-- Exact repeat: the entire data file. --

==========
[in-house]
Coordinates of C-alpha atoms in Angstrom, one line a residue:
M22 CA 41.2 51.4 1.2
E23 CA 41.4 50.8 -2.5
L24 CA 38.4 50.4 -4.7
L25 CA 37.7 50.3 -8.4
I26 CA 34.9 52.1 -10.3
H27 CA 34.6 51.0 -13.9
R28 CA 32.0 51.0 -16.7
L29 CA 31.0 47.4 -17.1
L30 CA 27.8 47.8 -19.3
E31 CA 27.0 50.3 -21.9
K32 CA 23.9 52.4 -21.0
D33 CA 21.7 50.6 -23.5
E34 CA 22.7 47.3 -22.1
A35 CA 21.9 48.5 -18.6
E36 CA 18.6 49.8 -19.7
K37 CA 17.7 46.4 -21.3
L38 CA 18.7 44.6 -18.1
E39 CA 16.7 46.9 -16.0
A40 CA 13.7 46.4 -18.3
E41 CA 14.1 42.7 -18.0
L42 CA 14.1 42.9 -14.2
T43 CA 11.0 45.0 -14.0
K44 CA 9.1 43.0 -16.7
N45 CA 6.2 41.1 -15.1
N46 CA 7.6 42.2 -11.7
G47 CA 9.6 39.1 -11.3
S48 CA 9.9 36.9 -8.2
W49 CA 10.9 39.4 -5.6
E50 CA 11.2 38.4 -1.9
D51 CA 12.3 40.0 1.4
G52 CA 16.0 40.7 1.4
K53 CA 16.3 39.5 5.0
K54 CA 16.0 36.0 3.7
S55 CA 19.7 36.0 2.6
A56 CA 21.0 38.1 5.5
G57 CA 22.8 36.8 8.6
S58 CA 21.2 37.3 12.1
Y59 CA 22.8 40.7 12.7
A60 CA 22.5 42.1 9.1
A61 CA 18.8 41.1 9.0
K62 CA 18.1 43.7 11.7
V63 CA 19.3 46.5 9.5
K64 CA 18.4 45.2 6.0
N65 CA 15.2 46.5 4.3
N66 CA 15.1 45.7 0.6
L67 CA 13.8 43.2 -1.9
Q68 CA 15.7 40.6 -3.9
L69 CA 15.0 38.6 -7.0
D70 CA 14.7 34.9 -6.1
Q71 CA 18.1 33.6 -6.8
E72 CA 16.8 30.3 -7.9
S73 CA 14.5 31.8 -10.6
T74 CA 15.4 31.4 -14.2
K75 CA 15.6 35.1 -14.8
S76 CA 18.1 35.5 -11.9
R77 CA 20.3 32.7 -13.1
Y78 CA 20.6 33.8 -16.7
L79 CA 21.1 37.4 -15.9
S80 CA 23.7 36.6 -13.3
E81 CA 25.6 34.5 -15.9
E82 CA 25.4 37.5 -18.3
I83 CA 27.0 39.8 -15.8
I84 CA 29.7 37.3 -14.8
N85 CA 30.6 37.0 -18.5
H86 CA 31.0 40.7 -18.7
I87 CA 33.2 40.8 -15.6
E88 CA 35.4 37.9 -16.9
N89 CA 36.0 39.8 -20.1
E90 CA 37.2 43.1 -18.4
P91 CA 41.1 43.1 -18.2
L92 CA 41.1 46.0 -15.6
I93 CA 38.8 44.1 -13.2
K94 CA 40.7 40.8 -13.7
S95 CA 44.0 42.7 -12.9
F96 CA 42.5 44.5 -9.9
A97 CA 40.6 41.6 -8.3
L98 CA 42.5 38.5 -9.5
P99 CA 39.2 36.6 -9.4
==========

[in-house]
Coordinates of C-alpha atoms in Angstrom, one line a residue:
M22 CA 41.2 51.4 1.2
E23 CA 41.4 50.8 -2.5
L24 CA 38.4 50.4 -4.7
L25 CA 37.7 50.3 -8.4
I26 CA 34.9 52.1 -10.3
H27 CA 34.6 51.0 -13.9
R28 CA 32.0 51.0 -16.7
L29 CA 31.0 47.4 -17.1
L30 CA 27.8 47.8 -19.3
E31 CA 27.0 50.3 -21.9
K32 CA 23.9 52.4 -21.0
D33 CA 21.7 50.6 -23.5
E34 CA 22.7 47.3 -22.1
A35 CA 21.9 48.5 -18.6
E36 CA 18.6 49.8 -19.7
K37 CA 17.7 46.4 -21.3
L38 CA 18.7 44.6 -18.1
E39 CA 16.7 46.9 -16.0
A40 CA 13.7 46.4 -18.3
E41 CA 14.1 42.7 -18.0
L42 CA 14.1 42.9 -14.2
T43 CA 11.0 45.0 -14.0
K44 CA 9.1 43.0 -16.7
N45 CA 6.2 41.1 -15.1
N46 CA 7.6 42.2 -11.7
G47 CA 9.6 39.1 -11.3
S48 CA 9.9 36.9 -8.2
W49 CA 10.9 39.4 -5.6
E50 CA 11.2 38.4 -1.9
D51 CA 12.3 40.0 1.4
G52 CA 16.0 40.7 1.4
K53 CA 16.3 39.5 5.0
K54 CA 16.0 36.0 3.7
S55 CA 19.7 36.0 2.6
A56 CA 21.0 38.1 5.5
G57 CA 22.8 36.8 8.6
S58 CA 21.2 37.3 12.1
Y59 CA 22.8 40.7 12.7
A60 CA 22.5 42.1 9.1
A61 CA 18.8 41.1 9.0
K62 CA 18.1 43.7 11.7
V63 CA 19.3 46.5 9.5
K64 CA 18.4 45.2 6.0
N65 CA 15.2 46.5 4.3
N66 CA 15.1 45.7 0.6
L67 CA 13.8 43.2 -1.9
Q68 CA 15.7 40.6 -3.9
L69 CA 15.0 38.6 -7.0
D70 CA 14.7 34.9 -6.1
Q71 CA 18.1 33.6 -6.8
E72 CA 16.8 30.3 -7.9
S73 CA 14.5 31.8 -10.6
T74 CA 15.4 31.4 -14.2
K75 CA 15.6 35.1 -14.8
S76 CA 18.1 35.5 -11.9
R77 CA 20.3 32.7 -13.1
Y78 CA 20.6 33.8 -16.7
L79 CA 21.1 37.4 -15.9
S80 CA 23.7 36.6 -13.3
E81 CA 25.6 34.5 -15.9
E82 CA 25.4 37.5 -18.3
I83 CA 27.0 39.8 -15.8
I84 CA 29.7 37.3 -14.8
N85 CA 30.6 37.0 -18.5
H86 CA 31.0 40.7 -18.7
I87 CA 33.2 40.8 -15.6
E88 CA 35.4 37.9 -16.9
N89 CA 36.0 39.8 -20.1
E90 CA 37.2 43.1 -18.4
P91 CA 41.1 43.1 -18.2
L92 CA 41.1 46.0 -15.6
I93 CA 38.8 44.1 -13.2
K94 CA 40.7 40.8 -13.7
S95 CA 44.0 42.7 -12.9
F96 CA 42.5 44.5 -9.9
A97 CA 40.6 41.6 -8.3
L98 CA 42.5 38.5 -9.5
P99 CA 39.2 36.6 -9.4